APR – Alternative Positive Reality

The lockdown lifts. Rather than sitting on their backsides, drinking gin and moaning that they can’t go to rehearsals, bands up and down the country have spent the time in solitary confinement building the beginning of a revolution. A revolution to bring the movement that we are fiercely passionate about into the public eye. They realise that money will need to be raised and audiences will need to be found so that their bands can continue. In order to do this, they understand that changes need to be made. Changes that may appear to be big, but are actually manageable and achievable.



Use of technology

During the lockdown bands used the power of social media to show off their playing. It showed them playing both lyrical pieces that exhibit the brass band sound and exciting, relevant pop music, Most importantly it showed them having…fun?! That’s not something the mainstream media associates with brass bands is it? Furthermore, it showed young people getting involved. Again, doesn’t the mainstream media portray banding as something that is old, stuffy and not something the youth of today get involved in? After the lockdown, bands continue to use video editing software and the power of social media for the social media marketing of their band in interesting ways. Some bands even appoint a person to take responsibility for the social media marketing of their band. The public become intrigued by brass bands and, fuelled by their curiosity, start to attend concerts to see what it’s all about.



Reflection

During their time away from the bandrooms, banders start to appreciate their hobby more than they ever have done before. They realise how important their banding friendships are. They understand that, although it can be demanding and sometimes inconveninet to have band concerts and contests to prepare for, not only are they necessary, but they provide a goal which motivates us to practise. Banders never took performance opportunities for granted again. In fact, they supported them by inventing new and exciting ways to make their performances more interesting. They no longer saved innovation, choreography and interesting concert features just for entertainment contests.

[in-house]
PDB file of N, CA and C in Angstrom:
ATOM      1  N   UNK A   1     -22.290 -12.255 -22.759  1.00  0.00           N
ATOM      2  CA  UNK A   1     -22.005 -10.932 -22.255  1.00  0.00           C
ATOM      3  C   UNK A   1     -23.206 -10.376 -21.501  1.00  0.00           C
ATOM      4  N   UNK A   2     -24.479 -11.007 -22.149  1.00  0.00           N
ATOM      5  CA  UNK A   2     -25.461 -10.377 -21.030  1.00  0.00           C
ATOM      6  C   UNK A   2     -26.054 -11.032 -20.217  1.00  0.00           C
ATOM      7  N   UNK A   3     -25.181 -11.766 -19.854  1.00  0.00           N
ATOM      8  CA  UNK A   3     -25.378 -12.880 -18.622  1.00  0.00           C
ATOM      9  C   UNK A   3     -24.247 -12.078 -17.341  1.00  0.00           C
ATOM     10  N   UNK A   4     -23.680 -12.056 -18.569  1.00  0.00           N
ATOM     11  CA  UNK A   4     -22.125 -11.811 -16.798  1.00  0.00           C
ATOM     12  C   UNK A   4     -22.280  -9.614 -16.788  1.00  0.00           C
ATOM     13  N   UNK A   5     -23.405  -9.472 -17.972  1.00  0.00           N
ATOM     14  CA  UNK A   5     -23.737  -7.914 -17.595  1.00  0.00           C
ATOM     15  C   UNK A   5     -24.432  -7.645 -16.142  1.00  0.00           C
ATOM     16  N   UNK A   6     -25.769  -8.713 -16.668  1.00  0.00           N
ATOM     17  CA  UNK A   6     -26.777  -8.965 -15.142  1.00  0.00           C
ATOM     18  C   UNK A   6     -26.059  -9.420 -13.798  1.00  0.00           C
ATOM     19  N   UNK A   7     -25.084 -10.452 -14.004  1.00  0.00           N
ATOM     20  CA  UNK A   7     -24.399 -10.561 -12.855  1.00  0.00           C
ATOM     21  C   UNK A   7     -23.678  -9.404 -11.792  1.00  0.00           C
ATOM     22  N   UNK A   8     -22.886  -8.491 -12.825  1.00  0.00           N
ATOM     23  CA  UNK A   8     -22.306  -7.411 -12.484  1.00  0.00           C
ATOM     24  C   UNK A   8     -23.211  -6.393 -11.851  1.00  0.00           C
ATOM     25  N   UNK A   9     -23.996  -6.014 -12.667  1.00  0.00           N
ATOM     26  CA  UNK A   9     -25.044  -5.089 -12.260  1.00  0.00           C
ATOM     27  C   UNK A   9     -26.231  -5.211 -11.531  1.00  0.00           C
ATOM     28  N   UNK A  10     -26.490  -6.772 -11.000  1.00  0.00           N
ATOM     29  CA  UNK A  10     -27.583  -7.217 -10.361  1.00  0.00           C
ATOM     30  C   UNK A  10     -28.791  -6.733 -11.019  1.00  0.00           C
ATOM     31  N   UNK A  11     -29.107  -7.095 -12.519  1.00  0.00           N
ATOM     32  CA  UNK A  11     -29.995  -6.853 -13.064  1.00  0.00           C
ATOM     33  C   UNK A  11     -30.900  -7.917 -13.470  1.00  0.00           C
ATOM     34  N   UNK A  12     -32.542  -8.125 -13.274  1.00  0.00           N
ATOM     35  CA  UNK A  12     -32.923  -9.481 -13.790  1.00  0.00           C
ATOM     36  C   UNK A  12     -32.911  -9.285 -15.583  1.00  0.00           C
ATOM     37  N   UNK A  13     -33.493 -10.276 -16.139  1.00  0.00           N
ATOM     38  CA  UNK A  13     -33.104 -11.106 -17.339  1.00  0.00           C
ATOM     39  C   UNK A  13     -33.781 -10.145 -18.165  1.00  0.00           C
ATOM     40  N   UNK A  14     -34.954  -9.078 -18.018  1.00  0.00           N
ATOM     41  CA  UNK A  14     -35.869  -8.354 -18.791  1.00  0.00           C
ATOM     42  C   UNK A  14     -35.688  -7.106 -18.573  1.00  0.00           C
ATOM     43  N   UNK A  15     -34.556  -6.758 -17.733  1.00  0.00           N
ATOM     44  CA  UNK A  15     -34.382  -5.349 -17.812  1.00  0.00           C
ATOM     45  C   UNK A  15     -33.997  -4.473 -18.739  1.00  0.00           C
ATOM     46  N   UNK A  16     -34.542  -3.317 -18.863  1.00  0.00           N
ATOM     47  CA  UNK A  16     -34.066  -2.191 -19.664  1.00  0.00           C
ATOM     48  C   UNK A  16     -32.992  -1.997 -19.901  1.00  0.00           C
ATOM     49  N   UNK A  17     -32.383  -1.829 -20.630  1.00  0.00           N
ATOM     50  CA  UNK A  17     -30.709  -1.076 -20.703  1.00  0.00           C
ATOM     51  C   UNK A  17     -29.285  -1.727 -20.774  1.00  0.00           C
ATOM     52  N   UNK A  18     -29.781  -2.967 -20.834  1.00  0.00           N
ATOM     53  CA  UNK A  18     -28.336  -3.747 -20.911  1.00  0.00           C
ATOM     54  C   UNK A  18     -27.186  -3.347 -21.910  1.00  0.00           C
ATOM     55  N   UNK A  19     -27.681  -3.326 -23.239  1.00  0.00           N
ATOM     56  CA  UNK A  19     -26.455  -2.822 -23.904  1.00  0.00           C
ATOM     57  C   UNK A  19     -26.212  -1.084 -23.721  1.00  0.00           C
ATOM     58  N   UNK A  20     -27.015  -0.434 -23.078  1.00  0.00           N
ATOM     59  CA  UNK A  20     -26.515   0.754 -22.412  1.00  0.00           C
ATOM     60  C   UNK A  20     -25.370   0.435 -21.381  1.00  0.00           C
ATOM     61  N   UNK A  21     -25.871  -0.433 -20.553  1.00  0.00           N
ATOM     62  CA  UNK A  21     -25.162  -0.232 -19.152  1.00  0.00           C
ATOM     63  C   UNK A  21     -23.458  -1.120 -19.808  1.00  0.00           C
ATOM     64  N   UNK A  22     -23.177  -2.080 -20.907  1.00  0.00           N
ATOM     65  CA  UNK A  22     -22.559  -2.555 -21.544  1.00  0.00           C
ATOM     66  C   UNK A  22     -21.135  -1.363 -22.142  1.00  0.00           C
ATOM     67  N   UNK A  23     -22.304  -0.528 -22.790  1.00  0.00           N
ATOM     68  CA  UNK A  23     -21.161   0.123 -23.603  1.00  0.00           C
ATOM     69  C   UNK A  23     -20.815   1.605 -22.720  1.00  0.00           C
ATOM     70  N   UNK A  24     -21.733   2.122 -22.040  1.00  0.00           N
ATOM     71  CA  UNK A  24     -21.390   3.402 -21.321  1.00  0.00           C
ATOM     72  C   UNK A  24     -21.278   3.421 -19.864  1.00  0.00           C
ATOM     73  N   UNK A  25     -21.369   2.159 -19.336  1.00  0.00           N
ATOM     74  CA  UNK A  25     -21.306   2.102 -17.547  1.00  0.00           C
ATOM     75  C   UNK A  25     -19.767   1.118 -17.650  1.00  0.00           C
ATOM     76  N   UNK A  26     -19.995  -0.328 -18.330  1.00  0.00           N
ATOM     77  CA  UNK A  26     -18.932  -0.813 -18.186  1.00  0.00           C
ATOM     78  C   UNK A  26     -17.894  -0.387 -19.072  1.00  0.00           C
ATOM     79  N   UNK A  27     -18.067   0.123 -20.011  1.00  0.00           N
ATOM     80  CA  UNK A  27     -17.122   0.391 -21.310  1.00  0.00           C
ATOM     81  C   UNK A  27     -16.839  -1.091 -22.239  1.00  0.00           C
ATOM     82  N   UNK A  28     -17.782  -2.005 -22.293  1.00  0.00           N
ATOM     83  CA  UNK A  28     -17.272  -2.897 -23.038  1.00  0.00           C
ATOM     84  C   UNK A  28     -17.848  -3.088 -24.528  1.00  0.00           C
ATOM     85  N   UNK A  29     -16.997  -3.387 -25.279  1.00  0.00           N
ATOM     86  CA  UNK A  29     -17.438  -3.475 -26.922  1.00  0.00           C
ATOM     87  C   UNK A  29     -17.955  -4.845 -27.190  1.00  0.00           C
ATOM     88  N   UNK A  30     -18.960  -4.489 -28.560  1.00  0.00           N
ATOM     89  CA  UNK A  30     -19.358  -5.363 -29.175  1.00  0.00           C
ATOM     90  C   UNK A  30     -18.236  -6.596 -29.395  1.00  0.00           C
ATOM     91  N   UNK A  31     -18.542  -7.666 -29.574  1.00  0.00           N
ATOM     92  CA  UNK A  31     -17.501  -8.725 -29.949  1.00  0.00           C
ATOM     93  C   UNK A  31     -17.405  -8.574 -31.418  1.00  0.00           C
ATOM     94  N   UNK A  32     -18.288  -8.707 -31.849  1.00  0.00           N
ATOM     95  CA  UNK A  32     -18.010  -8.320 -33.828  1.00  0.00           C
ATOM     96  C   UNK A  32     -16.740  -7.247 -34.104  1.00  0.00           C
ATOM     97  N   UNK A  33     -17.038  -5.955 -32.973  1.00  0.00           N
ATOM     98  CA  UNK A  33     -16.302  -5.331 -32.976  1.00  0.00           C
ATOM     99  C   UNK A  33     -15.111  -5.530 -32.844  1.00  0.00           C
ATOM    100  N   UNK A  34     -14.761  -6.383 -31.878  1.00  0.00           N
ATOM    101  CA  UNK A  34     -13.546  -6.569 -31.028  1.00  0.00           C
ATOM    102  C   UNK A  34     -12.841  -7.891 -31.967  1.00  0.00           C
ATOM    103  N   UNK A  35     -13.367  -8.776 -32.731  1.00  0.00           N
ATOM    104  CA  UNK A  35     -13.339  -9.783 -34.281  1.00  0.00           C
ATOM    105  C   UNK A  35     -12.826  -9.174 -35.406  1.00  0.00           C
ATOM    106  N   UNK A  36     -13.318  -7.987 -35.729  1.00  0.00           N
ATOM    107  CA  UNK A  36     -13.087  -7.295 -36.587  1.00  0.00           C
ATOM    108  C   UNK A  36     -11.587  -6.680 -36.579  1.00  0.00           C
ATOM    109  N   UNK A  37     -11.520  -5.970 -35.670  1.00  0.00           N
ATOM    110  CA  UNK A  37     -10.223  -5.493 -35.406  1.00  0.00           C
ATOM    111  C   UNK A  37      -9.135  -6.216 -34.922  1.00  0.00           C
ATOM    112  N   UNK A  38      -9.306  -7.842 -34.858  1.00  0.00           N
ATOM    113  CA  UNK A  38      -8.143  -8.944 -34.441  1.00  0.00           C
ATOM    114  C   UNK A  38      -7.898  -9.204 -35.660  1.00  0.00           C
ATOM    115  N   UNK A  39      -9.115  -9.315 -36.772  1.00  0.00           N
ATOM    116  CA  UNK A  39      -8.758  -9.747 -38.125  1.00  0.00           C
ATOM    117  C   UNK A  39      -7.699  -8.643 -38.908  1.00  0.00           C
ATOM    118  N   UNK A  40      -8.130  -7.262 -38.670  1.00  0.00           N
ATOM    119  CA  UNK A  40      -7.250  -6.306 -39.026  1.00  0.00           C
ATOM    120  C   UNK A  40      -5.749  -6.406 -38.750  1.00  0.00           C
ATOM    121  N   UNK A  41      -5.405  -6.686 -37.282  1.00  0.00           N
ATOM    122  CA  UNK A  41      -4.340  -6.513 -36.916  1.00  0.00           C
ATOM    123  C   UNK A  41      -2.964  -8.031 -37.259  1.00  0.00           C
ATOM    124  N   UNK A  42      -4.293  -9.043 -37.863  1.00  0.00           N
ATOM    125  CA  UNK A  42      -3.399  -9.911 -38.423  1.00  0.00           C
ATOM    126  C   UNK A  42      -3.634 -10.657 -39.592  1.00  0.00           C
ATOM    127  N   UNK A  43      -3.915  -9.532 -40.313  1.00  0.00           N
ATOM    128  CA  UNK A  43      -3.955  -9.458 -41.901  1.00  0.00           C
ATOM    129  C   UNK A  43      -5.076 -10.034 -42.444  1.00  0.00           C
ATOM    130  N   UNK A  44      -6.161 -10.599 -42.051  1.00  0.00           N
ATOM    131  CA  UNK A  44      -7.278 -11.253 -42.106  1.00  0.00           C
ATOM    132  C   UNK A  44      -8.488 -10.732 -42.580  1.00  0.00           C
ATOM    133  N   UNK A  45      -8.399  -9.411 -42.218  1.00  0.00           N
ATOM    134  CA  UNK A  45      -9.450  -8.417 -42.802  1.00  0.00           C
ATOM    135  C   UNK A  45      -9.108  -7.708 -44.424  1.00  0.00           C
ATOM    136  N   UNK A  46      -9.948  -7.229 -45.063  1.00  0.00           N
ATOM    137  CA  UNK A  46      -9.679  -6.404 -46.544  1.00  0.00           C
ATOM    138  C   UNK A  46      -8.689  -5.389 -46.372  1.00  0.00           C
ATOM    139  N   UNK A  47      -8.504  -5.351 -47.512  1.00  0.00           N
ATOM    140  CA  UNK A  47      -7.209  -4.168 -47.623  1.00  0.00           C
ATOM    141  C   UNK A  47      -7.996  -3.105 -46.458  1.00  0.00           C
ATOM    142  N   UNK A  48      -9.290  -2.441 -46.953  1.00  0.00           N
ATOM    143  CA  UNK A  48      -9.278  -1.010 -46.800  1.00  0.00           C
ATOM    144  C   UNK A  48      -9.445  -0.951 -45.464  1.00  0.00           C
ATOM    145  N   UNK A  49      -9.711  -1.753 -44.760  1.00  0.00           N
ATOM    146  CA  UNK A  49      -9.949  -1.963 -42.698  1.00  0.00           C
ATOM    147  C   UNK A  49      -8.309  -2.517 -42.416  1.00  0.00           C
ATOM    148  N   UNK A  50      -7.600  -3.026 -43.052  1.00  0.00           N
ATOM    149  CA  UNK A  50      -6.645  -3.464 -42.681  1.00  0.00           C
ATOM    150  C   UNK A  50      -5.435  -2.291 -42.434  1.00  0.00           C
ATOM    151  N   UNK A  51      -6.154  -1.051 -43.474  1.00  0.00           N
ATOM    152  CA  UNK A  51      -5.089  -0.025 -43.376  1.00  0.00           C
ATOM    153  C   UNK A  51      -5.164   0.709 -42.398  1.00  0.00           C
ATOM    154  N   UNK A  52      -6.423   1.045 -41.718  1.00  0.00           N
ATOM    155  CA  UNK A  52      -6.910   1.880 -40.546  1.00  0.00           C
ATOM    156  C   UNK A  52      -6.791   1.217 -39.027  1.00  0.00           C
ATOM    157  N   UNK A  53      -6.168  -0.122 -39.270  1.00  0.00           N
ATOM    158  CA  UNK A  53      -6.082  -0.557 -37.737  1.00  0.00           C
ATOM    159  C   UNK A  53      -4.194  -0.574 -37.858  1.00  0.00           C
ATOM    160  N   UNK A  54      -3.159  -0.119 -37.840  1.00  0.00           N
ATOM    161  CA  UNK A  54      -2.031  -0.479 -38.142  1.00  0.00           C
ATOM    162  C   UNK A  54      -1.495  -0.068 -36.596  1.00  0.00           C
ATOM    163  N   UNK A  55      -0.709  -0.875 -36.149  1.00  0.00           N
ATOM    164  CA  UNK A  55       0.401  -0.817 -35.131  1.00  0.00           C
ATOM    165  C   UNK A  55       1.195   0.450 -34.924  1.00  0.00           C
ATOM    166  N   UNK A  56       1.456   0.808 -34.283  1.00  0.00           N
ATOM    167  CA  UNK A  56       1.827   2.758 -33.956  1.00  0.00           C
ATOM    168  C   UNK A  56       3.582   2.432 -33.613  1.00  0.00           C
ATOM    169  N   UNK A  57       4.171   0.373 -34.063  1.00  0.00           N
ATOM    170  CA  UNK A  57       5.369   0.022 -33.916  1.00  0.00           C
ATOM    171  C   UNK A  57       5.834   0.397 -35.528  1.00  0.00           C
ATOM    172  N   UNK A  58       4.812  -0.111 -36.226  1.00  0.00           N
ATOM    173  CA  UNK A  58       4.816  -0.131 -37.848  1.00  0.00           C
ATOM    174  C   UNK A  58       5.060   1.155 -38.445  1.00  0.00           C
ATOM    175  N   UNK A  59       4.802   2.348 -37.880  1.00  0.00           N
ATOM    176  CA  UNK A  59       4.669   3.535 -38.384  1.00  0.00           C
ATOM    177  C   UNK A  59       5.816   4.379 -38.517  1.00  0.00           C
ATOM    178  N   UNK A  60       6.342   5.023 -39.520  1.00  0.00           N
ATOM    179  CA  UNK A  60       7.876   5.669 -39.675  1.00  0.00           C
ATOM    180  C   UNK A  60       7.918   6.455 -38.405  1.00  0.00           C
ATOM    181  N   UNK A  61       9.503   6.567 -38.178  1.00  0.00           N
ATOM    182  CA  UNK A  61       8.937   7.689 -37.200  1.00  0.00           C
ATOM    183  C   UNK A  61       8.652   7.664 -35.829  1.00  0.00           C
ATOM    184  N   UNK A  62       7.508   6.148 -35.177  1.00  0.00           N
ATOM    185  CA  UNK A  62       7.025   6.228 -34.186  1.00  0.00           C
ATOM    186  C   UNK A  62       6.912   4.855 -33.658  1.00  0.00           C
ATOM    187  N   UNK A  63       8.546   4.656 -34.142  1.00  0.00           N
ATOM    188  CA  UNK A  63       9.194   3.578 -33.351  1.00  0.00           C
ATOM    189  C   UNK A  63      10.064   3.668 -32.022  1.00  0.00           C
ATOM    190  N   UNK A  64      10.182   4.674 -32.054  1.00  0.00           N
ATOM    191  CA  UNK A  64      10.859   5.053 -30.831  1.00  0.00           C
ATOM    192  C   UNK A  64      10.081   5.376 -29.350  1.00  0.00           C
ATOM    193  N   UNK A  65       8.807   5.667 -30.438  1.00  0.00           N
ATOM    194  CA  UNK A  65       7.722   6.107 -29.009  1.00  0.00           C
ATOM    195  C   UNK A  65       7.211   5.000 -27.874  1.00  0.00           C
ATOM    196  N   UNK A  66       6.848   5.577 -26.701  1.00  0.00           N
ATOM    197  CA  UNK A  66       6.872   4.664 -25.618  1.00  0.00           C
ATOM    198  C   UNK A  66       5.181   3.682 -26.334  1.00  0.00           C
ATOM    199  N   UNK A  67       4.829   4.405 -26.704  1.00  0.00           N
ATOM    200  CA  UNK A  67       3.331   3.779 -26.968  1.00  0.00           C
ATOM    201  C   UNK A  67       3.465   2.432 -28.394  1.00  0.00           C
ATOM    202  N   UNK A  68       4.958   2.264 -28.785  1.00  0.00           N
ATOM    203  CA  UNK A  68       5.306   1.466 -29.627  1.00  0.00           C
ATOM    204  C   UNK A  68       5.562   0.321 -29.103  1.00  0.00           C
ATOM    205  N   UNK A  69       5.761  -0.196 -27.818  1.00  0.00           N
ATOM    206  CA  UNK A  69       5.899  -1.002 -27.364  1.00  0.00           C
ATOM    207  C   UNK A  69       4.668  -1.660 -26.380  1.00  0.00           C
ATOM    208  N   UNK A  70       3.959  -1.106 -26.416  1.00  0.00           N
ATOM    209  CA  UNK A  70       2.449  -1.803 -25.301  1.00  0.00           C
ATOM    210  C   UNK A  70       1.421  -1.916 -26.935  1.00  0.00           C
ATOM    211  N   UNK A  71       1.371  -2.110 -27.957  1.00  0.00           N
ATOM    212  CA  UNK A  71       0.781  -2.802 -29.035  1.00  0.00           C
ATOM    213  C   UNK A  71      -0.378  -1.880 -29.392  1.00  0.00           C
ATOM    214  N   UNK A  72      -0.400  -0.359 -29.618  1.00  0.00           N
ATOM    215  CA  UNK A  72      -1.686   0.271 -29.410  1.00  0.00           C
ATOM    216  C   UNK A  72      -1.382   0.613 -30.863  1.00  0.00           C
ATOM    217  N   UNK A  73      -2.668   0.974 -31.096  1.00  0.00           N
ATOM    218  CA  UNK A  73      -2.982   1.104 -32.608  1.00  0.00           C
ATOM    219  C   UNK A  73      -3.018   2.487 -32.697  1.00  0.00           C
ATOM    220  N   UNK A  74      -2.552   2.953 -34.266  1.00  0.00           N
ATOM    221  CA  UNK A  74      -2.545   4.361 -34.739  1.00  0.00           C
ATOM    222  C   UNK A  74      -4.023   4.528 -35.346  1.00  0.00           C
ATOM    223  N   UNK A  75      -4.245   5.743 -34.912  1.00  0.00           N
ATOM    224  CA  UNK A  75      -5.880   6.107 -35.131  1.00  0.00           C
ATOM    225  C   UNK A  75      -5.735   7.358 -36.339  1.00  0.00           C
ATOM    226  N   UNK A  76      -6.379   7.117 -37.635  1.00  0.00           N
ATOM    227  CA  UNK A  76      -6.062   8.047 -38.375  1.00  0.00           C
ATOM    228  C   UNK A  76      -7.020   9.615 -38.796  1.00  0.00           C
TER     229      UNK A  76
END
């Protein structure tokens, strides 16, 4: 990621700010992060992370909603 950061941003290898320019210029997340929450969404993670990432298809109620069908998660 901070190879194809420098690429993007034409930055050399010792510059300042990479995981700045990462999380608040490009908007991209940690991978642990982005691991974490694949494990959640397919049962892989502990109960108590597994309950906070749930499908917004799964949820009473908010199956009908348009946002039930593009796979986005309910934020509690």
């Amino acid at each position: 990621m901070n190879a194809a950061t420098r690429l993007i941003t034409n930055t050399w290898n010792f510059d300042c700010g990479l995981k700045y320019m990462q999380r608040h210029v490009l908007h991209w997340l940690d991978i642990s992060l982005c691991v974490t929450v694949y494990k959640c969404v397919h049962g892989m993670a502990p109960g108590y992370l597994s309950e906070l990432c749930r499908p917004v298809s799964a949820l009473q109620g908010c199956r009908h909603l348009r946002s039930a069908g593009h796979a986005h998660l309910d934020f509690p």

New Ideas

After seeing the success created from implementing modern ideas, technology and repertoire, the banding world became more open-minded and started to grow and adapt to become more relevant. The movement mixed tradition with modernisation to create performances that people of all ages would like to see. Banders no-longer criticised new ideas or ridiculed suggestions that would make banding more interesting.

Although the lockdown was tough on the banding world, the banding world was tougher. We worked together. We appreciated our movement so much that we worked to keep it alive and our bands emerged from isolation with innovative ideas. Banders went to other band’s concerts to raise audience numbers, get ideas for their own bands whilst putting money in another band’s kitty so they can continue to play. All in all, despite the negativity that was thrown at them from the press and social media, the banding movement didn’t despair. They instead looked on the brighter side of band and it was this that ensured that banding was able to continue.

Don’t lose hope, there is light at the end of the tunnel. A light that has been reflected from the bell of a brass instrument, which can only be possible if we keep our chins up, our imaginations flowing and our instruments on our lips.